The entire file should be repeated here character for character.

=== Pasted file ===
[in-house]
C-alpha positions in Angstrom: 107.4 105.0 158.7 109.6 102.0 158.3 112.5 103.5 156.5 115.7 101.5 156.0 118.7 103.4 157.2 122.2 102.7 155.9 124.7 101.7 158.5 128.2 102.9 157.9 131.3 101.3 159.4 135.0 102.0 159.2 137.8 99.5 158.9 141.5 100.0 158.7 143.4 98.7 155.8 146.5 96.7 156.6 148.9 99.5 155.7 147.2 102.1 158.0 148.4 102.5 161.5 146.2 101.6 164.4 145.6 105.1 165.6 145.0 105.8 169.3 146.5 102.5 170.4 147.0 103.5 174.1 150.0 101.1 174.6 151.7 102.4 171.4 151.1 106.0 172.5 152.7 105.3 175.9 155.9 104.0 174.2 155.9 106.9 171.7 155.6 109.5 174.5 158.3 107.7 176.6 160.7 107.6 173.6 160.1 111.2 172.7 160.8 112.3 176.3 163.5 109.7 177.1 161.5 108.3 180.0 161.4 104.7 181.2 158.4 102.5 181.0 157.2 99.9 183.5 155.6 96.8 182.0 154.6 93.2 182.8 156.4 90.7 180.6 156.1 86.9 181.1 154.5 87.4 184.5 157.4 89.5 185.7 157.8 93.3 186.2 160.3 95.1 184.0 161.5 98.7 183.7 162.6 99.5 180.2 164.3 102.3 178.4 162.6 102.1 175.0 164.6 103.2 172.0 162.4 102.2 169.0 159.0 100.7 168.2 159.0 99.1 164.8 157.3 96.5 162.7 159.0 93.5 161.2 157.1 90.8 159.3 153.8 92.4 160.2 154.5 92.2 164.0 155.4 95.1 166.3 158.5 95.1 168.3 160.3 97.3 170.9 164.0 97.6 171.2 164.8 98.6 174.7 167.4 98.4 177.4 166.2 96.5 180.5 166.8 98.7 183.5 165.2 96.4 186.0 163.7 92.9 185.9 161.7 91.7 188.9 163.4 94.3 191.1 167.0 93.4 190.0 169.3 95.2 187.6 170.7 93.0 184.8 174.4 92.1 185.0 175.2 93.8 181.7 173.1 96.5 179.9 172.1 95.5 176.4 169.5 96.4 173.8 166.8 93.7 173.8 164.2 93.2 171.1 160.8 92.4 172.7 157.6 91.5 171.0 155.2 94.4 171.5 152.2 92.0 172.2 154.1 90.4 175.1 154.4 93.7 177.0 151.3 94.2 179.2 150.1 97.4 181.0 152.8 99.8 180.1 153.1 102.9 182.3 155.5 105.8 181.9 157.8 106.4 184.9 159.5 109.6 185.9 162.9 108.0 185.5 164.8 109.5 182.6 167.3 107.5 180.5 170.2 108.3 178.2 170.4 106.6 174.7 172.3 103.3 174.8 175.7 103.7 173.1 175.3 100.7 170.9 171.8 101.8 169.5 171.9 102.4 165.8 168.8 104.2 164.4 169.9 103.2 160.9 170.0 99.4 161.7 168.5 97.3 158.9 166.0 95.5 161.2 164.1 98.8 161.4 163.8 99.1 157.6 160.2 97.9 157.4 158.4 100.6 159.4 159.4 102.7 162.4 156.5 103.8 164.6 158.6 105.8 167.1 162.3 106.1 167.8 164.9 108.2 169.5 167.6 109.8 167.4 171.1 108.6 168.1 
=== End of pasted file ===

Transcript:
[in-house]
C-alpha positions in Angstrom: 107.4 105.0 158.7 109.6 102.0 158.3 112.5 103.5 156.5 115.7 101.5 156.0 118.7 103.4 157.2 122.2 102.7 155.9 124.7 101.7 158.5 128.2 102.9 157.9 131.3 101.3 159.4 135.0 102.0 159.2 137.8 99.5 158.9 141.5 100.0 158.7 143.4 98.7 155.8 146.5 96.7 156.6 148.9 99.5 155.7 147.2 102.1 158.0 148.4 102.5 161.5 146.2 101.6 164.4 145.6 105.1 165.6 145.0 105.8 169.3 146.5 102.5 170.4 147.0 103.5 174.1 150.0 101.1 174.6 151.7 102.4 171.4 151.1 106.0 172.5 152.7 105.3 175.9 155.9 104.0 174.2 155.9 106.9 171.7 155.6 109.5 174.5 158.3 107.7 176.6 160.7 107.6 173.6 160.1 111.2 172.7 160.8 112.3 176.3 163.5 109.7 177.1 161.5 108.3 180.0 161.4 104.7 181.2 158.4 102.5 181.0 157.2 99.9 183.5 155.6 96.8 182.0 154.6 93.2 182.8 156.4 90.7 180.6 156.1 86.9 181.1 154.5 87.4 184.5 157.4 89.5 185.7 157.8 93.3 186.2 160.3 95.1 184.0 161.5 98.7 183.7 162.6 99.5 180.2 164.3 102.3 178.4 162.6 102.1 175.0 164.6 103.2 172.0 162.4 102.2 169.0 159.0 100.7 168.2 159.0 99.1 164.8 157.3 96.5 162.7 159.0 93.5 161.2 157.1 90.8 159.3 153.8 92.4 160.2 154.5 92.2 164.0 155.4 95.1 166.3 158.5 95.1 168.3 160.3 97.3 170.9 164.0 97.6 171.2 164.8 98.6 174.7 167.4 98.4 177.4 166.2 96.5 180.5 166.8 98.7 183.5 165.2 96.4 186.0 163.7 92.9 185.9 161.7 91.7 188.9 163.4 94.3 191.1 167.0 93.4 190.0 169.3 95.2 187.6 170.7 93.0 184.8 174.4 92.1 185.0 175.2 93.8 181.7 173.1 96.5 179.9 172.1 95.5 176.4 169.5 96.4 173.8 166.8 93.7 173.8 164.2 93.2 171.1 160.8 92.4 172.7 157.6 91.5 171.0 155.2 94.4 171.5 152.2 92.0 172.2 154.1 90.4 175.1 154.4 93.7 177.0 151.3 94.2 179.2 150.1 97.4 181.0 152.8 99.8 180.1 153.1 102.9 182.3 155.5 105.8 181.9 157.8 106.4 184.9 159.5 109.6 185.9 162.9 108.0 185.5 164.8 109.5 182.6 167.3 107.5 180.5 170.2 108.3 178.2 170.4 106.6 174.7 172.3 103.3 174.8 175.7 103.7 173.1 175.3 100.7 170.9 171.8 101.8 169.5 171.9 102.4 165.8 168.8 104.2 164.4 169.9 103.2 160.9 170.0 99.4 161.7 168.5 97.3 158.9 166.0 95.5 161.2 164.1 98.8 161.4 163.8 99.1 157.6 160.2 97.9 157.4 158.4 100.6 159.4 159.4 102.7 162.4 156.5 103.8 164.6 158.6 105.8 167.1 162.3 106.1 167.8 164.9 108.2 169.5 167.6 109.8 167.4 171.1 108.6 168.1 